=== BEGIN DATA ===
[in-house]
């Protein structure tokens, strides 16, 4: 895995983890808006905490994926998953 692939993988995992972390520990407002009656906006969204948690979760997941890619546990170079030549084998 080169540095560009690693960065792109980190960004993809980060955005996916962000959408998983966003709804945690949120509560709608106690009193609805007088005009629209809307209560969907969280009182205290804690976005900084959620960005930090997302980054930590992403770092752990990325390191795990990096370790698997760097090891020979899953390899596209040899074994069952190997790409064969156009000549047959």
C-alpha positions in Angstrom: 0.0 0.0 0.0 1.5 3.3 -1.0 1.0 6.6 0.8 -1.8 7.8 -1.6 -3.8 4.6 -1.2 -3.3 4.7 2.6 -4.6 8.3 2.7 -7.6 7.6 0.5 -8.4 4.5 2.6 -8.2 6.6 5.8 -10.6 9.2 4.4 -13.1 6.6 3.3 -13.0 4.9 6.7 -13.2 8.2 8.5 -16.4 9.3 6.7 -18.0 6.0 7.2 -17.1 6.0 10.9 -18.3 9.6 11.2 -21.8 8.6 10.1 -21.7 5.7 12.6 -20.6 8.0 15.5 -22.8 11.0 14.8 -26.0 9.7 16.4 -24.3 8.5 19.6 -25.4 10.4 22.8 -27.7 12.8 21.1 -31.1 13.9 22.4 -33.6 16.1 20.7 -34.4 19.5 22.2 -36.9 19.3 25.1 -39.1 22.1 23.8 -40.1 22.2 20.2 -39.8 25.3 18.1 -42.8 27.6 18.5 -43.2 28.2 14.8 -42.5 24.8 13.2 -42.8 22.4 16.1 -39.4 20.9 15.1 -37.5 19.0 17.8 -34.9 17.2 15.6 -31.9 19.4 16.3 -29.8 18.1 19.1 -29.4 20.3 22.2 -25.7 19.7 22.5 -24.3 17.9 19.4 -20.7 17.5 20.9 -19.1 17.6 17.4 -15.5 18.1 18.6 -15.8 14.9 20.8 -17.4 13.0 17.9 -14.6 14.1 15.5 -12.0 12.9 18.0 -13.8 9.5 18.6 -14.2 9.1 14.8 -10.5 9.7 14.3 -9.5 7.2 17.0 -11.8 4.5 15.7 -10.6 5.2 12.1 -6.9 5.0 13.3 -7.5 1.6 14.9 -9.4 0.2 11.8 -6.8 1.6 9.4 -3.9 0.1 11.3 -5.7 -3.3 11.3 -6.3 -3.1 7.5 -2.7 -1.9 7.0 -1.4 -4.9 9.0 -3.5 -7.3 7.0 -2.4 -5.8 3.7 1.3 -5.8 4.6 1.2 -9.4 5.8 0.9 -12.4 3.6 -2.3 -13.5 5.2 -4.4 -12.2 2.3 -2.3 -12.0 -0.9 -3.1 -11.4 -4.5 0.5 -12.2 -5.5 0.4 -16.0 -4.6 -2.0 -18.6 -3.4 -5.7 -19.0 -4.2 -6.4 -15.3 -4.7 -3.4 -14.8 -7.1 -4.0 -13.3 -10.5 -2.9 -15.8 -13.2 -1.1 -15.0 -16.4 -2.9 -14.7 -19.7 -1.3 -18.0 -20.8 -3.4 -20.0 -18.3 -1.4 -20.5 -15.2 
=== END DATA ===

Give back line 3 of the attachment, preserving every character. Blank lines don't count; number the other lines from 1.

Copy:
C-alpha positions in Angstrom: 0.0 0.0 0.0 1.5 3.3 -1.0 1.0 6.6 0.8 -1.8 7.8 -1.6 -3.8 4.6 -1.2 -3.3 4.7 2.6 -4.6 8.3 2.7 -7.6 7.6 0.5 -8.4 4.5 2.6 -8.2 6.6 5.8 -10.6 9.2 4.4 -13.1 6.6 3.3 -13.0 4.9 6.7 -13.2 8.2 8.5 -16.4 9.3 6.7 -18.0 6.0 7.2 -17.1 6.0 10.9 -18.3 9.6 11.2 -21.8 8.6 10.1 -21.7 5.7 12.6 -20.6 8.0 15.5 -22.8 11.0 14.8 -26.0 9.7 16.4 -24.3 8.5 19.6 -25.4 10.4 22.8 -27.7 12.8 21.1 -31.1 13.9 22.4 -33.6 16.1 20.7 -34.4 19.5 22.2 -36.9 19.3 25.1 -39.1 22.1 23.8 -40.1 22.2 20.2 -39.8 25.3 18.1 -42.8 27.6 18.5 -43.2 28.2 14.8 -42.5 24.8 13.2 -42.8 22.4 16.1 -39.4 20.9 15.1 -37.5 19.0 17.8 -34.9 17.2 15.6 -31.9 19.4 16.3 -29.8 18.1 19.1 -29.4 20.3 22.2 -25.7 19.7 22.5 -24.3 17.9 19.4 -20.7 17.5 20.9 -19.1 17.6 17.4 -15.5 18.1 18.6 -15.8 14.9 20.8 -17.4 13.0 17.9 -14.6 14.1 15.5 -12.0 12.9 18.0 -13.8 9.5 18.6 -14.2 9.1 14.8 -10.5 9.7 14.3 -9.5 7.2 17.0 -11.8 4.5 15.7 -10.6 5.2 12.1 -6.9 5.0 13.3 -7.5 1.6 14.9 -9.4 0.2 11.8 -6.8 1.6 9.4 -3.9 0.1 11.3 -5.7 -3.3 11.3 -6.3 -3.1 7.5 -2.7 -1.9 7.0 -1.4 -4.9 9.0 -3.5 -7.3 7.0 -2.4 -5.8 3.7 1.3 -5.8 4.6 1.2 -9.4 5.8 0.9 -12.4 3.6 -2.3 -13.5 5.2 -4.4 -12.2 2.3 -2.3 -12.0 -0.9 -3.1 -11.4 -4.5 0.5 -12.2 -5.5 0.4 -16.0 -4.6 -2.0 -18.6 -3.4 -5.7 -19.0 -4.2 -6.4 -15.3 -4.7 -3.4 -14.8 -7.1 -4.0 -13.3 -10.5 -2.9 -15.8 -13.2 -1.1 -15.0 -16.4 -2.9 -14.7 -19.7 -1.3 -18.0 -20.8 -3.4 -20.0 -18.3 -1.4 -20.5 -15.2 